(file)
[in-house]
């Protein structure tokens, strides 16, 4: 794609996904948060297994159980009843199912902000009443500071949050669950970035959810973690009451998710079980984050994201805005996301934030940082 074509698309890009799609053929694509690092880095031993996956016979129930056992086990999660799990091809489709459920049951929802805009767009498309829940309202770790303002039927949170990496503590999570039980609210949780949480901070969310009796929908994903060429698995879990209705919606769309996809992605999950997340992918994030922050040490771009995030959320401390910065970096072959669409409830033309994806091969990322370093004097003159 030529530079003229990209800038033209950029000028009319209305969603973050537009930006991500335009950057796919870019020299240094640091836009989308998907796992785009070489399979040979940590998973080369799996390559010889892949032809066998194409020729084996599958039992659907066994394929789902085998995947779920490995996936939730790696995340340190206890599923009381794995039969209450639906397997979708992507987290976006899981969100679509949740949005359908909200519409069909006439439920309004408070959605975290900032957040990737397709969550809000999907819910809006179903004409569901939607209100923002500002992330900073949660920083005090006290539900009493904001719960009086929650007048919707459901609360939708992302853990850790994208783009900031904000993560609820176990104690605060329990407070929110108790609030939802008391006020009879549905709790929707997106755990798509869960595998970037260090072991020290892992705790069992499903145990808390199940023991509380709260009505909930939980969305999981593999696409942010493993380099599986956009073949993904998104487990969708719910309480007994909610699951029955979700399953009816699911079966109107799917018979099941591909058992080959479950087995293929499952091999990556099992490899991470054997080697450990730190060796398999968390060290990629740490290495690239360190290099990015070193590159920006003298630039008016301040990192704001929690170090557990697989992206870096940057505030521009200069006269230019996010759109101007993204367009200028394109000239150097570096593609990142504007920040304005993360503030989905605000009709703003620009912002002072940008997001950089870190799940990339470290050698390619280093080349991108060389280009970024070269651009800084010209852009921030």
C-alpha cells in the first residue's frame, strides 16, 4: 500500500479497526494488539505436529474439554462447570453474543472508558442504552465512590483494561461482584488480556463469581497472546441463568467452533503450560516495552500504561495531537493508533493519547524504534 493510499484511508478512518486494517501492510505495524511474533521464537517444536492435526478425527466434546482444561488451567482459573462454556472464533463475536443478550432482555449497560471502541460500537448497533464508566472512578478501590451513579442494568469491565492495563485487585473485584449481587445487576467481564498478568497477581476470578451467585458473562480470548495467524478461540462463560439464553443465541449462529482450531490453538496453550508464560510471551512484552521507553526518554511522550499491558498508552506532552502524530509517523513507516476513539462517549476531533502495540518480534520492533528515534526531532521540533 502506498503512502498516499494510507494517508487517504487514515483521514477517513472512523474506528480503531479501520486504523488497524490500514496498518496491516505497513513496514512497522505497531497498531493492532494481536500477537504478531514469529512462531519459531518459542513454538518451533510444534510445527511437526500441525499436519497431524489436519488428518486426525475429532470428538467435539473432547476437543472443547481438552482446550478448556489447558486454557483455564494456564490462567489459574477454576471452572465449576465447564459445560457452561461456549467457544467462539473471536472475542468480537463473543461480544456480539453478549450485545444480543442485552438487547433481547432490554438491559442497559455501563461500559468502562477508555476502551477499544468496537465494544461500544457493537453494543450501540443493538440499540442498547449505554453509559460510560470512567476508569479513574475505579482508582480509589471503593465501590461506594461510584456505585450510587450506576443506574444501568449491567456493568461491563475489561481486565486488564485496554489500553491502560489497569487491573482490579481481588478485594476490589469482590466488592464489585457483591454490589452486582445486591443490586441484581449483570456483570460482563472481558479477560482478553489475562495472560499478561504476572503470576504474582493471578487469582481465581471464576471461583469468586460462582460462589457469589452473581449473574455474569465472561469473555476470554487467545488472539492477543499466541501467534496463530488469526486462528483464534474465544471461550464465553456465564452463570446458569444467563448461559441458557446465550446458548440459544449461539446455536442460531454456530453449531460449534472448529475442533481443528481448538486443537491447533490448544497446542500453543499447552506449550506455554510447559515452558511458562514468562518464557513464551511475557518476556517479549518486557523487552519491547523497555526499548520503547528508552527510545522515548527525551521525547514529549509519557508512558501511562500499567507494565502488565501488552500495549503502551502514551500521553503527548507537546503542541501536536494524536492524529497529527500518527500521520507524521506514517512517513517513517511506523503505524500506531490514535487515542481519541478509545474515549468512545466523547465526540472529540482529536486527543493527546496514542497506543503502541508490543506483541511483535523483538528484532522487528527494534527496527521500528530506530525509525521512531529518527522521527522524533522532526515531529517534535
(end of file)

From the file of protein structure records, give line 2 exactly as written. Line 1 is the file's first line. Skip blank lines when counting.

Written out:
């Protein structure tokens, strides 16, 4: 794609996904948060297994159980009843199912902000009443500071949050669950970035959810973690009451998710079980984050994201805005996301934030940082 074509698309890009799609053929694509690092880095031993996956016979129930056992086990999660799990091809489709459920049951929802805009767009498309829940309202770790303002039927949170990496503590999570039980609210949780949480901070969310009796929908994903060429698995879990209705919606769309996809992605999950997340992918994030922050040490771009995030959320401390910065970096072959669409409830033309994806091969990322370093004097003159 030529530079003229990209800038033209950029000028009319209305969603973050537009930006991500335009950057796919870019020299240094640091836009989308998907796992785009070489399979040979940590998973080369799996390559010889892949032809066998194409020729084996599958039992659907066994394929789902085998995947779920490995996936939730790696995340340190206890599923009381794995039969209450639906397997979708992507987290976006899981969100679509949740949005359908909200519409069909006439439920309004408070959605975290900032957040990737397709969550809000999907819910809006179903004409569901939607209100923002500002992330900073949660920083005090006290539900009493904001719960009086929650007048919707459901609360939708992302853990850790994208783009900031904000993560609820176990104690605060329990407070929110108790609030939802008391006020009879549905709790929707997106755990798509869960595998970037260090072991020290892992705790069992499903145990808390199940023991509380709260009505909930939980969305999981593999696409942010493993380099599986956009073949993904998104487990969708719910309480007994909610699951029955979700399953009816699911079966109107799917018979099941591909058992080959479950087995293929499952091999990556099992490899991470054997080697450990730190060796398999968390060290990629740490290495690239360190290099990015070193590159920006003298630039008016301040990192704001929690170090557990697989992206870096940057505030521009200069006269230019996010759109101007993204367009200028394109000239150097570096593609990142504007920040304005993360503030989905605000009709703003620009912002002072940008997001950089870190799940990339470290050698390619280093080349991108060389280009970024070269651009800084010209852009921030």